Michigan Court Discusses Crimes of Violence

Under federal law, crimes of violence are punished more harshly than other offenses. While the definition of a crime of violence is established by statute, disputes nonetheless continue regarding whether certain offenses fall under the definition. In a recent ruling, a Michigan court discussed what constitutes a crime of violence in a matter in which the defendant appealed his sentence following his conviction for carrying a firearm or abetting and aiding using a firearm in relation to a crime of violence. If you are accused of a criminal offense, it is in your best interest to speak to a trusted  Michigan criminal defense attorney regarding your options.

The Facts of the Case

It is alleged that the defendant was charged with numerous federal crimes, including carrying a firearm or aiding and abetting using a firearm in relation to a crime of violence. A jury convicted him, and he was sentenced to serve sixty consecutive months in prison for the firearm offense. He filed a motion to vacate his sentence, arguing that abetting and aiding attempted robbery, the underlying crime of violence, was not a crime of violence as defined by the applicable statute. The trial court denied his motion, and he appealed.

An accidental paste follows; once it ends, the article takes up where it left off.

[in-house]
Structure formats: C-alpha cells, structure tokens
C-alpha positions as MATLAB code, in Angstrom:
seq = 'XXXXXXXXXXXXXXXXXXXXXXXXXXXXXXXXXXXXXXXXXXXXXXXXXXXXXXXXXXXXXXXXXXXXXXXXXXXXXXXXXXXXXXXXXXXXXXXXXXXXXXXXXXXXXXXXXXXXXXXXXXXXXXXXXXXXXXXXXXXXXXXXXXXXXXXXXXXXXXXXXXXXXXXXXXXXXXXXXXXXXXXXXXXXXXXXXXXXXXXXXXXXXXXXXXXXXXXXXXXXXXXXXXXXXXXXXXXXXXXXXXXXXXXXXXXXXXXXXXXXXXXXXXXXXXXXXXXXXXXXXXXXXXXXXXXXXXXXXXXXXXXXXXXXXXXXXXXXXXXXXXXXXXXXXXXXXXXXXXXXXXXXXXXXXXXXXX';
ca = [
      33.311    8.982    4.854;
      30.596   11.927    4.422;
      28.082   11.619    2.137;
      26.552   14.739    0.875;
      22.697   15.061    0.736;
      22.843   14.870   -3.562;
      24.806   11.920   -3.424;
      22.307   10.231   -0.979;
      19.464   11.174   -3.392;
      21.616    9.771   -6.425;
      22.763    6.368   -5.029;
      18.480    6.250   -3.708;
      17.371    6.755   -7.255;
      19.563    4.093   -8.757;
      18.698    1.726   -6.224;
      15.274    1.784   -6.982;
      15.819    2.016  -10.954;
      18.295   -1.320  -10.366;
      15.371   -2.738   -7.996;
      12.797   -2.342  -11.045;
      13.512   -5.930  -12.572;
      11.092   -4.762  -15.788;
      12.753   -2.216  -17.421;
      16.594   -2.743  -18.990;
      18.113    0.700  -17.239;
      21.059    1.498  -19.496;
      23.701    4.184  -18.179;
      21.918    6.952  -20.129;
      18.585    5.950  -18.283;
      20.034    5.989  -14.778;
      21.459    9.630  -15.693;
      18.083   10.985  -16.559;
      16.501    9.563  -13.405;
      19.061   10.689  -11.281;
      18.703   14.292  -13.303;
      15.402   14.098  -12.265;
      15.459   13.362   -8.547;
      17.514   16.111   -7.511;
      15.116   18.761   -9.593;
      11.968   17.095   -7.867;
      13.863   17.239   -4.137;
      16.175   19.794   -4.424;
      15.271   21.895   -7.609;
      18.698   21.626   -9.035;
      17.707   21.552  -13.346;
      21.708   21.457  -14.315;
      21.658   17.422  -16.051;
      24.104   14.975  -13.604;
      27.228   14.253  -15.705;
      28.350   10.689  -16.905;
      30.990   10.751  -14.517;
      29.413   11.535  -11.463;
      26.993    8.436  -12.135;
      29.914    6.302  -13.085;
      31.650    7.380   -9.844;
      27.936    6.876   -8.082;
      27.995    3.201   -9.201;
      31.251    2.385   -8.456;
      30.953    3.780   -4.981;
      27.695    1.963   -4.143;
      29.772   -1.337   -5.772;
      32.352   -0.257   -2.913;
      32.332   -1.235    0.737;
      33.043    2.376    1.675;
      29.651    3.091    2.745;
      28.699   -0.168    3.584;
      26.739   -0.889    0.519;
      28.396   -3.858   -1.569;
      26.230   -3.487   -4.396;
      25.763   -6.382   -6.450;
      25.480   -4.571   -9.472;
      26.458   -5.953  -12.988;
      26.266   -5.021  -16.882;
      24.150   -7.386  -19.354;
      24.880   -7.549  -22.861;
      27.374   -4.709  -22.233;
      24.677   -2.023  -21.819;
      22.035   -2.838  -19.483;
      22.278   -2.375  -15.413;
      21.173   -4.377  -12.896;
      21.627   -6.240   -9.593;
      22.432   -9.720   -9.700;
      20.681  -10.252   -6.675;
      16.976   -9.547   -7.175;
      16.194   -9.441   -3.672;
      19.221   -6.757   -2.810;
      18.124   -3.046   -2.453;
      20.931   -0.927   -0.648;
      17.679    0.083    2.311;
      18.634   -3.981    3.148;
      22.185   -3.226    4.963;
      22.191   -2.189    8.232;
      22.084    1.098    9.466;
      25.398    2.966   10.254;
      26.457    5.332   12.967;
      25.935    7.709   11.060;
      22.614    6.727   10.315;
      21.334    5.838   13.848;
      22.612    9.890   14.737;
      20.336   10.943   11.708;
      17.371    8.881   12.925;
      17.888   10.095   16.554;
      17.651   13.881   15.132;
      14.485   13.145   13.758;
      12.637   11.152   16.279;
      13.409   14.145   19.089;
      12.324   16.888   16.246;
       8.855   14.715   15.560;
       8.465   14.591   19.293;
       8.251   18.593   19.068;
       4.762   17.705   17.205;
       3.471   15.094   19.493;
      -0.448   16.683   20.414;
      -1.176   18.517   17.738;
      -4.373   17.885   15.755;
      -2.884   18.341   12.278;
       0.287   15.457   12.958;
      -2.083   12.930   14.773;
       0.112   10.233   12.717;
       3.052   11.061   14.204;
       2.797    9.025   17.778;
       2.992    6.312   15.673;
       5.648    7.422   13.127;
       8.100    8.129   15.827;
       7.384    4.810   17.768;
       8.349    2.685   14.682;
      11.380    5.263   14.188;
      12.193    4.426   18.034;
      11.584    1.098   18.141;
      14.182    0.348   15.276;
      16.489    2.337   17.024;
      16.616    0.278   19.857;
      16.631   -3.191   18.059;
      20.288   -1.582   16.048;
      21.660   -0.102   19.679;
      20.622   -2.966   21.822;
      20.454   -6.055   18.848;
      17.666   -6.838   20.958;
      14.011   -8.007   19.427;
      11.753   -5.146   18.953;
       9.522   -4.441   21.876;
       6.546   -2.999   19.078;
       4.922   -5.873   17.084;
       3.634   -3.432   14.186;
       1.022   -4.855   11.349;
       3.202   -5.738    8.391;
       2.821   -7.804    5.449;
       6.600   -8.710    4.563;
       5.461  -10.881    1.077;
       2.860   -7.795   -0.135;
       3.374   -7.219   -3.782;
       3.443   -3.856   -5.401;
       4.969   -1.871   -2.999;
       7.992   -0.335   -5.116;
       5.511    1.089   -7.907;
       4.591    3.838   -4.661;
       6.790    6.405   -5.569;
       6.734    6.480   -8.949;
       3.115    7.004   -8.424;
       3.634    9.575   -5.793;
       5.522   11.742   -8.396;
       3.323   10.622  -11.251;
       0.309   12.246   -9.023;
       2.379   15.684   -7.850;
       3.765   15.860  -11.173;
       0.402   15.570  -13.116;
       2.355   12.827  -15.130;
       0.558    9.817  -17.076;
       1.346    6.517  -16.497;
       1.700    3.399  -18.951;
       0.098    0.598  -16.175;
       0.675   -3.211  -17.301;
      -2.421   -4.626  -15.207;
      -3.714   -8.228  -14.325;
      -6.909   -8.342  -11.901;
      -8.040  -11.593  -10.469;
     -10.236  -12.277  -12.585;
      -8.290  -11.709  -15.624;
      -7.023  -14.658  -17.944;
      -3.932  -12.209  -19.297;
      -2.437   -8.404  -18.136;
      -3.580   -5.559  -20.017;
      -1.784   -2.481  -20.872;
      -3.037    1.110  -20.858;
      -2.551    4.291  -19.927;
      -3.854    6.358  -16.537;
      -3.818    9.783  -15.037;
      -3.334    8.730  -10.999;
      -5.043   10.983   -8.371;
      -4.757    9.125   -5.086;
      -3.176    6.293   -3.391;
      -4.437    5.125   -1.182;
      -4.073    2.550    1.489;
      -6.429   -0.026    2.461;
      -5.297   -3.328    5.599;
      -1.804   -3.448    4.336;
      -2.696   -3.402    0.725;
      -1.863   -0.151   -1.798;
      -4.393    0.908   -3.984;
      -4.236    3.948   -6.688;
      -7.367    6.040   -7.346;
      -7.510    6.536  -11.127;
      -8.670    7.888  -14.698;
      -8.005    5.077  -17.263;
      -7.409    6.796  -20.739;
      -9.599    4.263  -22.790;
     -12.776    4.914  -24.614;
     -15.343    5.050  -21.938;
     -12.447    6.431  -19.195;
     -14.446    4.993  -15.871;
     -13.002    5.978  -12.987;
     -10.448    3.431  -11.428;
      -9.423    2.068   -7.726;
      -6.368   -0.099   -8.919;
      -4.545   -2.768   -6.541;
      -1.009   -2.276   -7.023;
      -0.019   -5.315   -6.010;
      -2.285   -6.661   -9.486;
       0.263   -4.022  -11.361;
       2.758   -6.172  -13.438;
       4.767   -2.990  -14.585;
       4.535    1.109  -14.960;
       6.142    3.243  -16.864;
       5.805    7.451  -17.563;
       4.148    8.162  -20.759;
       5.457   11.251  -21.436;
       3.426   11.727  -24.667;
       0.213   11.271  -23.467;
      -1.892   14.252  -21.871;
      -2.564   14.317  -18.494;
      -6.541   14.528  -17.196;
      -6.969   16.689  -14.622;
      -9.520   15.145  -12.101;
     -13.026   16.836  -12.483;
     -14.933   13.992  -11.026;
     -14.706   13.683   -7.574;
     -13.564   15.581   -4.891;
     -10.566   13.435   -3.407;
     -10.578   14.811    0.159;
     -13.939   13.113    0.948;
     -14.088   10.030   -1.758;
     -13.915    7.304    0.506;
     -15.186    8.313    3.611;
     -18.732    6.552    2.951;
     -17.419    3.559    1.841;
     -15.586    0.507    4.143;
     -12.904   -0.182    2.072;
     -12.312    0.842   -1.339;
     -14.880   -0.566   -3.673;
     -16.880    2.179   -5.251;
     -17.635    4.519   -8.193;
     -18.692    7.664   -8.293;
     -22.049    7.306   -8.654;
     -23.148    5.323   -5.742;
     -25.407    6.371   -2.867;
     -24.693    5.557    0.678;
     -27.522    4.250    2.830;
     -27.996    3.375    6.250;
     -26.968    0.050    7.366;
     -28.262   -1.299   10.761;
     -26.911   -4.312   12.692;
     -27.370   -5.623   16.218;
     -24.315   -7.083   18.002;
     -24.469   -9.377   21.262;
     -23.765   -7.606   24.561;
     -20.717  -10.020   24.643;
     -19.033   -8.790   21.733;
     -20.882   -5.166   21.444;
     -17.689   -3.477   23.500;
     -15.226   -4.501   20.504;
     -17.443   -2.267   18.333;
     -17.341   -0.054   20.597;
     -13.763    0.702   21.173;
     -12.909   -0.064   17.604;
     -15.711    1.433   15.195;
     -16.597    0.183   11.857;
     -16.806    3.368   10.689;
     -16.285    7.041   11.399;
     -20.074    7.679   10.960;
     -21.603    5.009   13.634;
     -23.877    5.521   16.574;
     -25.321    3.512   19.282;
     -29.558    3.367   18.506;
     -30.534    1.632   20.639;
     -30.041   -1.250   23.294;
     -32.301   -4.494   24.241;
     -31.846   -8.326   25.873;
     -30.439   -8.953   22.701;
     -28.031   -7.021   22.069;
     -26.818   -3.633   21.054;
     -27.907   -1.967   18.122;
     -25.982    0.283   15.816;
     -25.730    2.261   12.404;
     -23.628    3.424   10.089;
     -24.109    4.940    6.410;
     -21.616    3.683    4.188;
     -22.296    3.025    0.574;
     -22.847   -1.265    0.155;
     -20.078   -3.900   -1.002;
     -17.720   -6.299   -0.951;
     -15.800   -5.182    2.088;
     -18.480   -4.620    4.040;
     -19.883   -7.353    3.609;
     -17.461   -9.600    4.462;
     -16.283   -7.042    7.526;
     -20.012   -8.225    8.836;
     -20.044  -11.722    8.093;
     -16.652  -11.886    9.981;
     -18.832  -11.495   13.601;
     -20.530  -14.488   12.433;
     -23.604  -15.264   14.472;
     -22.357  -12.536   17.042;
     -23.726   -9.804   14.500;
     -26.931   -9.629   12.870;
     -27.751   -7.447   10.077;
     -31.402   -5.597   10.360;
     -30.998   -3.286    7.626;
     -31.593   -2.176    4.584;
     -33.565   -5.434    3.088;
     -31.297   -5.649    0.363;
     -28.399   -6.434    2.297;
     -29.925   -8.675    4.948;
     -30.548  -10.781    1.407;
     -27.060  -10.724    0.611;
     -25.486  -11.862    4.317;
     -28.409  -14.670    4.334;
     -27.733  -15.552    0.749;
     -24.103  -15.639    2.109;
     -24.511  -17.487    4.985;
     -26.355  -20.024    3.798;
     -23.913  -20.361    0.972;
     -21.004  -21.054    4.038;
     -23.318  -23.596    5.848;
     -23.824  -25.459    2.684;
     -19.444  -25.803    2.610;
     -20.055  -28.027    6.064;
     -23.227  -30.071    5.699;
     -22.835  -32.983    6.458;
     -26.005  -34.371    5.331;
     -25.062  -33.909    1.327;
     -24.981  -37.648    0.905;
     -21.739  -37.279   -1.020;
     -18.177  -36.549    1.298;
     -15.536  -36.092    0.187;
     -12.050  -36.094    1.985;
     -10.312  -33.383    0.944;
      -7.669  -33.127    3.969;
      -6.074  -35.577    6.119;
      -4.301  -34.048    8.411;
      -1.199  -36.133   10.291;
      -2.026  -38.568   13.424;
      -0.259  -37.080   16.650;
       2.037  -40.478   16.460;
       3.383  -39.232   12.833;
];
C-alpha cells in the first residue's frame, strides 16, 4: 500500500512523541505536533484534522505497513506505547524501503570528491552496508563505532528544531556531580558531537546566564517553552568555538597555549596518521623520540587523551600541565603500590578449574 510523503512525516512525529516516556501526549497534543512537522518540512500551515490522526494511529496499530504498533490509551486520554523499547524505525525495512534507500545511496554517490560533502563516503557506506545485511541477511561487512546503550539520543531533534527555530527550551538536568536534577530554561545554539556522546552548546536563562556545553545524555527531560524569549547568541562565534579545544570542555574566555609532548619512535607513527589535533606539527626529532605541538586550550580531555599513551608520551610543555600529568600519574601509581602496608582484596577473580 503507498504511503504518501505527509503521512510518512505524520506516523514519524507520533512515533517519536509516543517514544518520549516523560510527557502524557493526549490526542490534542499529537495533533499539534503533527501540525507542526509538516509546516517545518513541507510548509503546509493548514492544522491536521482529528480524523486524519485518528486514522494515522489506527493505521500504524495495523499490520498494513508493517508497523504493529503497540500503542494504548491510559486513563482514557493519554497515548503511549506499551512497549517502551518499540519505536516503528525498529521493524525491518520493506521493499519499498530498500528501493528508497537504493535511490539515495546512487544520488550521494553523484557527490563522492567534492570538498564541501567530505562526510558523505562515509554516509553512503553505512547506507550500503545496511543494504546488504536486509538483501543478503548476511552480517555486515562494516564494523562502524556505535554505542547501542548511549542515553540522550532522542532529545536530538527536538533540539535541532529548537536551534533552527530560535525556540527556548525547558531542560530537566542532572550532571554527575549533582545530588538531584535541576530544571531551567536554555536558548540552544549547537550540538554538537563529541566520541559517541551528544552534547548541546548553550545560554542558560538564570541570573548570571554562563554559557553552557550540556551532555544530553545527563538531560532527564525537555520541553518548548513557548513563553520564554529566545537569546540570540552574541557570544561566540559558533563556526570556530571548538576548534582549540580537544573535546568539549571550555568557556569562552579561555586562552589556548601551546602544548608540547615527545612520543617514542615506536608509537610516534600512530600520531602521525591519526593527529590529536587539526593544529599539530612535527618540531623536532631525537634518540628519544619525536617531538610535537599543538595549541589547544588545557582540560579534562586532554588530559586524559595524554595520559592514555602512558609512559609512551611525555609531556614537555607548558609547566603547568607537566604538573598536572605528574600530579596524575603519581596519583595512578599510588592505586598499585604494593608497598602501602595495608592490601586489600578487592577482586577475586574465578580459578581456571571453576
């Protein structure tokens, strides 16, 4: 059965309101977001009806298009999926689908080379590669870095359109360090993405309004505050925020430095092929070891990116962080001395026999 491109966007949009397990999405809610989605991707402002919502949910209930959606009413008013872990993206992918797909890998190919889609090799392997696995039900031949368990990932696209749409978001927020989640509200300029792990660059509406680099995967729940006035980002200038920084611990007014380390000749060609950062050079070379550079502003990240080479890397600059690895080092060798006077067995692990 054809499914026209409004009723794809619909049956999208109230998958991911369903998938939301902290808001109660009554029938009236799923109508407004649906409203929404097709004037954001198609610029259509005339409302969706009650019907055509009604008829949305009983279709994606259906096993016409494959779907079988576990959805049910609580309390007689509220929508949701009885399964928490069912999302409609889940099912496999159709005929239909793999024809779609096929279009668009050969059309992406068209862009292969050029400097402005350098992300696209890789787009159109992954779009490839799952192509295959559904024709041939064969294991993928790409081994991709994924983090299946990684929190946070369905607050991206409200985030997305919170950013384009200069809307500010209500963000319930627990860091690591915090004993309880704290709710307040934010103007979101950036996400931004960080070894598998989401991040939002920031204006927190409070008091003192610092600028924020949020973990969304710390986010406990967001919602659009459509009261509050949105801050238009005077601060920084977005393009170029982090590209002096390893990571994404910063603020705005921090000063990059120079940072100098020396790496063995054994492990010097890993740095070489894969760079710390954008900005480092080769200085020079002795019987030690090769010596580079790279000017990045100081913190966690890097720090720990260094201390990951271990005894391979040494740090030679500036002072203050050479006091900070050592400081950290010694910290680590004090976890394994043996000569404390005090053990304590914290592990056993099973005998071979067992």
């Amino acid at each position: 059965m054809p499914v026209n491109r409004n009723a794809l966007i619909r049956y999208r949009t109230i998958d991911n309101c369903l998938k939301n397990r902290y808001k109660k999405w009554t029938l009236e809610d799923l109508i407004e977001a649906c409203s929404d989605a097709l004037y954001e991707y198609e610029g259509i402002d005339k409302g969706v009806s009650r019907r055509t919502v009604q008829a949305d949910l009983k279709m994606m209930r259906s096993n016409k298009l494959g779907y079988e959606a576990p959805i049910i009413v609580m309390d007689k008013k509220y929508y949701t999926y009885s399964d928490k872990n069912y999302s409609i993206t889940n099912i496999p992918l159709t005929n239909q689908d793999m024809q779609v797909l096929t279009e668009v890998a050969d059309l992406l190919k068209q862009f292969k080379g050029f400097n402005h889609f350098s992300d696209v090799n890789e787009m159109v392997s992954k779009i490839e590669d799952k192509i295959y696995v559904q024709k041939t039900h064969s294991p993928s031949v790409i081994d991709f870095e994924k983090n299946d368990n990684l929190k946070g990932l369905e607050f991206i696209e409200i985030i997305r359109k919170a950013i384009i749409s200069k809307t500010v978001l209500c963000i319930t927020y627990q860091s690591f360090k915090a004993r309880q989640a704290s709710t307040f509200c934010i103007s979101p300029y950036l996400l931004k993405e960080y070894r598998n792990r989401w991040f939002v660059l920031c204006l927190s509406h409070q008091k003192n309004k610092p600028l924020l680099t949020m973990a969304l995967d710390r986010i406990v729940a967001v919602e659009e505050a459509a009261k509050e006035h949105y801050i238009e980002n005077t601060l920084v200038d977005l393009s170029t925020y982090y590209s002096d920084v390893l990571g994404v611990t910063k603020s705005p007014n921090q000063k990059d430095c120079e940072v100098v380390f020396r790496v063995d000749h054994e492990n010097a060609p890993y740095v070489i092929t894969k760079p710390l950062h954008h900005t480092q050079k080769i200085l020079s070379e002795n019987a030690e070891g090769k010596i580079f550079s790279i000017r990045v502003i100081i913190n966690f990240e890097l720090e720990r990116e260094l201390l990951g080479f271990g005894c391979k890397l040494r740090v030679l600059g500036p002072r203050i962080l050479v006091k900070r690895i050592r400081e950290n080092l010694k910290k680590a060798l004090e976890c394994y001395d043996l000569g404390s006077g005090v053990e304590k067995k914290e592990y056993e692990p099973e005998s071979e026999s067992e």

Crimes of Violence Under Federal Law

An appellate court will review the question of whether an offense is considered a crime of violence de novo. In doing so, they must apply the categorical approach as dictated by the elements clause of the relevant statute. In other words, they must assess the elements of the alleged offense rather than the particular facts out of which the defendant’s conviction arose.

In the subject case, the appellate court ultimately determined that, contrary to the defendant’s assertion, aiding and abetting an attempted robbery was categorically a crime of violence as defined by the statutory meaning of the phrase under the elements clause. The court elaborated that a conviction for attempted robbery required an attempted taking from another individual using violence and force or intimidation.

Further, because intimidation refers to the threat to use physical force, and even an attempt to take something from another person via force, violence, or intimidation constitutes an act of violence under the applicable law, aiding and abetting attempted robbery was a crime of violence. Based on the foregoing, the court affirmed the trial court’s denial of the defendant’s motion to vacate his sentence.

Meet with an Experienced Michigan Criminal Defense Attorney

People charged with crimes often fear that the odds are stacked against them, but there are numerous steps between an arrest and conviction and many criminal defendants are able to obtain not guilty verdicts. If you are charged with a criminal offense, it is smart to meet with an attorney to discuss what defenses you may be able to assert. Sam Bernstein of ArborYpsi Law is a capable Michigan criminal defense lawyer who can advise you of your options and help you to seek a favorable outcome. You can contact Mr. Bernstein via the form online or by calling (734) 883-9584 to set up a consultation.


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